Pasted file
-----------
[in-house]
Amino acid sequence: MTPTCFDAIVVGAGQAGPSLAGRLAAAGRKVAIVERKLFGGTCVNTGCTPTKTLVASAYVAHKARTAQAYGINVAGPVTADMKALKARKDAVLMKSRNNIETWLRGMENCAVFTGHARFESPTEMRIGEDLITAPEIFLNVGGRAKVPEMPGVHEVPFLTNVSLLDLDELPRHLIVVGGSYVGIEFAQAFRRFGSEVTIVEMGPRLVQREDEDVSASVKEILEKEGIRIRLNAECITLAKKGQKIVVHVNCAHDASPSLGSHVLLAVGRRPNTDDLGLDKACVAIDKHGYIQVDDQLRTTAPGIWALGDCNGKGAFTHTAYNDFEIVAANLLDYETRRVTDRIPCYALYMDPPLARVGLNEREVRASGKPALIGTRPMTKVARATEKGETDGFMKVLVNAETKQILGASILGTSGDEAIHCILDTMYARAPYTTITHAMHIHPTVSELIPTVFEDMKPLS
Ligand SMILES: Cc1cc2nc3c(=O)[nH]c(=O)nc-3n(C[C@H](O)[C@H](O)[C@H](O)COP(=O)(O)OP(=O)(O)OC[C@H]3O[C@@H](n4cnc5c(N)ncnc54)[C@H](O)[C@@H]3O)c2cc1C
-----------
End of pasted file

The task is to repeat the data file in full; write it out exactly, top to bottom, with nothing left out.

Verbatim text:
[in-house]
Amino acid sequence: MTPTCFDAIVVGAGQAGPSLAGRLAAAGRKVAIVERKLFGGTCVNTGCTPTKTLVASAYVAHKARTAQAYGINVAGPVTADMKALKARKDAVLMKSRNNIETWLRGMENCAVFTGHARFESPTEMRIGEDLITAPEIFLNVGGRAKVPEMPGVHEVPFLTNVSLLDLDELPRHLIVVGGSYVGIEFAQAFRRFGSEVTIVEMGPRLVQREDEDVSASVKEILEKEGIRIRLNAECITLAKKGQKIVVHVNCAHDASPSLGSHVLLAVGRRPNTDDLGLDKACVAIDKHGYIQVDDQLRTTAPGIWALGDCNGKGAFTHTAYNDFEIVAANLLDYETRRVTDRIPCYALYMDPPLARVGLNEREVRASGKPALIGTRPMTKVARATEKGETDGFMKVLVNAETKQILGASILGTSGDEAIHCILDTMYARAPYTTITHAMHIHPTVSELIPTVFEDMKPLS
Ligand SMILES: Cc1cc2nc3c(=O)[nH]c(=O)nc-3n(C[C@H](O)[C@H](O)[C@H](O)COP(=O)(O)OP(=O)(O)OC[C@H]3O[C@@H](n4cnc5c(N)ncnc54)[C@H](O)[C@@H]3O)c2cc1C